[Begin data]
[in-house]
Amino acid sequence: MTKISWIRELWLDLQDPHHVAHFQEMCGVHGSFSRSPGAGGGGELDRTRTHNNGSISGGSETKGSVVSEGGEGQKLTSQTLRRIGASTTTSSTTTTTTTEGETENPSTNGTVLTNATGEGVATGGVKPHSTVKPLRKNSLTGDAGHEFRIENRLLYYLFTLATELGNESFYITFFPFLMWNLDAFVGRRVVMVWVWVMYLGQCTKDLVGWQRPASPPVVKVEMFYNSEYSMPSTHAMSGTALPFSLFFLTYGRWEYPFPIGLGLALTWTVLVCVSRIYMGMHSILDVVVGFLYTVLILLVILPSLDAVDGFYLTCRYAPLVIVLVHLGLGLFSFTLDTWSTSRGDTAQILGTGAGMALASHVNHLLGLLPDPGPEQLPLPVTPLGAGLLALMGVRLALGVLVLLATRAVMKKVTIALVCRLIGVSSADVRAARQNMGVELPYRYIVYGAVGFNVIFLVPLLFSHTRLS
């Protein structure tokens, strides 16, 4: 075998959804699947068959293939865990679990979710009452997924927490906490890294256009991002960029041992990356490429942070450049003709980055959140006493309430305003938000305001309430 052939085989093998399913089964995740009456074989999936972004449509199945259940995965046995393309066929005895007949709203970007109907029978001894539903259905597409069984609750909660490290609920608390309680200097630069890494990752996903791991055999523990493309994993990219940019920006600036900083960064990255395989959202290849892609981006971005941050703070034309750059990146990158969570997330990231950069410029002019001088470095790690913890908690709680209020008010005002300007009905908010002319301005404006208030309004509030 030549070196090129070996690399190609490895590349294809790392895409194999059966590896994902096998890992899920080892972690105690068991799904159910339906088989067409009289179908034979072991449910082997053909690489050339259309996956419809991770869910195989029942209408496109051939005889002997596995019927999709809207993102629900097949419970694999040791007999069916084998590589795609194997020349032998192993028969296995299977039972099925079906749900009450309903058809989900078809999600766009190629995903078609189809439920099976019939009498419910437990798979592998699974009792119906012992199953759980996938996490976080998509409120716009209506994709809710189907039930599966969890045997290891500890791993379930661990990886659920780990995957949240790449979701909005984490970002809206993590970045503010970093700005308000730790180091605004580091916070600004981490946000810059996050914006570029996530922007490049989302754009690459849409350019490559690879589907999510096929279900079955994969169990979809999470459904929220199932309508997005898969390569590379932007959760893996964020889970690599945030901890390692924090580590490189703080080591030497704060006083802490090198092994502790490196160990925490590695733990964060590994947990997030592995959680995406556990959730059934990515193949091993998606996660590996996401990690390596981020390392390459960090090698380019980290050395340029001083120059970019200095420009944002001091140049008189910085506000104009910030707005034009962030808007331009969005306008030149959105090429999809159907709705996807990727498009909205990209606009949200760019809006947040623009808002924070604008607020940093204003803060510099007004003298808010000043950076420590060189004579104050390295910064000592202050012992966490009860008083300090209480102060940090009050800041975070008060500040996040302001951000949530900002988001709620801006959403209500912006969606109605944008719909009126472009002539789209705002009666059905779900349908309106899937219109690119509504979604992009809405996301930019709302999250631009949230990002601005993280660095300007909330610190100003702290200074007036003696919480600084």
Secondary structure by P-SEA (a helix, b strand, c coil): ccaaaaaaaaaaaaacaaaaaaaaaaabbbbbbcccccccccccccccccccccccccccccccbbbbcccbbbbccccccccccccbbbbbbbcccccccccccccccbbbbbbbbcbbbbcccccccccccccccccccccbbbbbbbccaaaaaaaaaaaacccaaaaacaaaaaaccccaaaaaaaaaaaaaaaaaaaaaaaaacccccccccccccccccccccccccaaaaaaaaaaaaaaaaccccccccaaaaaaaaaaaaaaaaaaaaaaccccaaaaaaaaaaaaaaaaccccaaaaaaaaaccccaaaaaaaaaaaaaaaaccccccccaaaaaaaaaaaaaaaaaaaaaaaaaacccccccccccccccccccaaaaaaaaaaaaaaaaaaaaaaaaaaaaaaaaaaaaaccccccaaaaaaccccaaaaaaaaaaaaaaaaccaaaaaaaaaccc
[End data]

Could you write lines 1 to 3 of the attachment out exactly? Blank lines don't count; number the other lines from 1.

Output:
[in-house]
Amino acid sequence: MTKISWIRELWLDLQDPHHVAHFQEMCGVHGSFSRSPGAGGGGELDRTRTHNNGSISGGSETKGSVVSEGGEGQKLTSQTLRRIGASTTTSSTTTTTTTEGETENPSTNGTVLTNATGEGVATGGVKPHSTVKPLRKNSLTGDAGHEFRIENRLLYYLFTLATELGNESFYITFFPFLMWNLDAFVGRRVVMVWVWVMYLGQCTKDLVGWQRPASPPVVKVEMFYNSEYSMPSTHAMSGTALPFSLFFLTYGRWEYPFPIGLGLALTWTVLVCVSRIYMGMHSILDVVVGFLYTVLILLVILPSLDAVDGFYLTCRYAPLVIVLVHLGLGLFSFTLDTWSTSRGDTAQILGTGAGMALASHVNHLLGLLPDPGPEQLPLPVTPLGAGLLALMGVRLALGVLVLLATRAVMKKVTIALVCRLIGVSSADVRAARQNMGVELPYRYIVYGAVGFNVIFLVPLLFSHTRLS
């Protein structure tokens, strides 16, 4: 075998959804699947068959293939865990679990979710009452997924927490906490890294256009991002960029041992990356490429942070450049003709980055959140006493309430305003938000305001309430 052939085989093998399913089964995740009456074989999936972004449509199945259940995965046995393309066929005895007949709203970007109907029978001894539903259905597409069984609750909660490290609920608390309680200097630069890494990752996903791991055999523990493309994993990219940019920006600036900083960064990255395989959202290849892609981006971005941050703070034309750059990146990158969570997330990231950069410029002019001088470095790690913890908690709680209020008010005002300007009905908010002319301005404006208030309004509030 030549070196090129070996690399190609490895590349294809790392895409194999059966590896994902096998890992899920080892972690105690068991799904159910339906088989067409009289179908034979072991449910082997053909690489050339259309996956419809991770869910195989029942209408496109051939005889002997596995019927999709809207993102629900097949419970694999040791007999069916084998590589795609194997020349032998192993028969296995299977039972099925079906749900009450309903058809989900078809999600766009190629995903078609189809439920099976019939009498419910437990798979592998699974009792119906012992199953759980996938996490976080998509409120716009209506994709809710189907039930599966969890045997290891500890791993379930661990990886659920780990995957949240790449979701909005984490970002809206993590970045503010970093700005308000730790180091605004580091916070600004981490946000810059996050914006570029996530922007490049989302754009690459849409350019490559690879589907999510096929279900079955994969169990979809999470459904929220199932309508997005898969390569590379932007959760893996964020889970690599945030901890390692924090580590490189703080080591030497704060006083802490090198092994502790490196160990925490590695733990964060590994947990997030592995959680995406556990959730059934990515193949091993998606996660590996996401990690390596981020390392390459960090090698380019980290050395340029001083120059970019200095420009944002001091140049008189910085506000104009910030707005034009962030808007331009969005306008030149959105090429999809159907709705996807990727498009909205990209606009949200760019809006947040623009808002924070604008607020940093204003803060510099007004003298808010000043950076420590060189004579104050390295910064000592202050012992966490009860008083300090209480102060940090009050800041975070008060500040996040302001951000949530900002988001709620801006959403209500912006969606109605944008719909009126472009002539789209705002009666059905779900349908309106899937219109690119509504979604992009809405996301930019709302999250631009949230990002601005993280660095300007909330610190100003702290200074007036003696919480600084």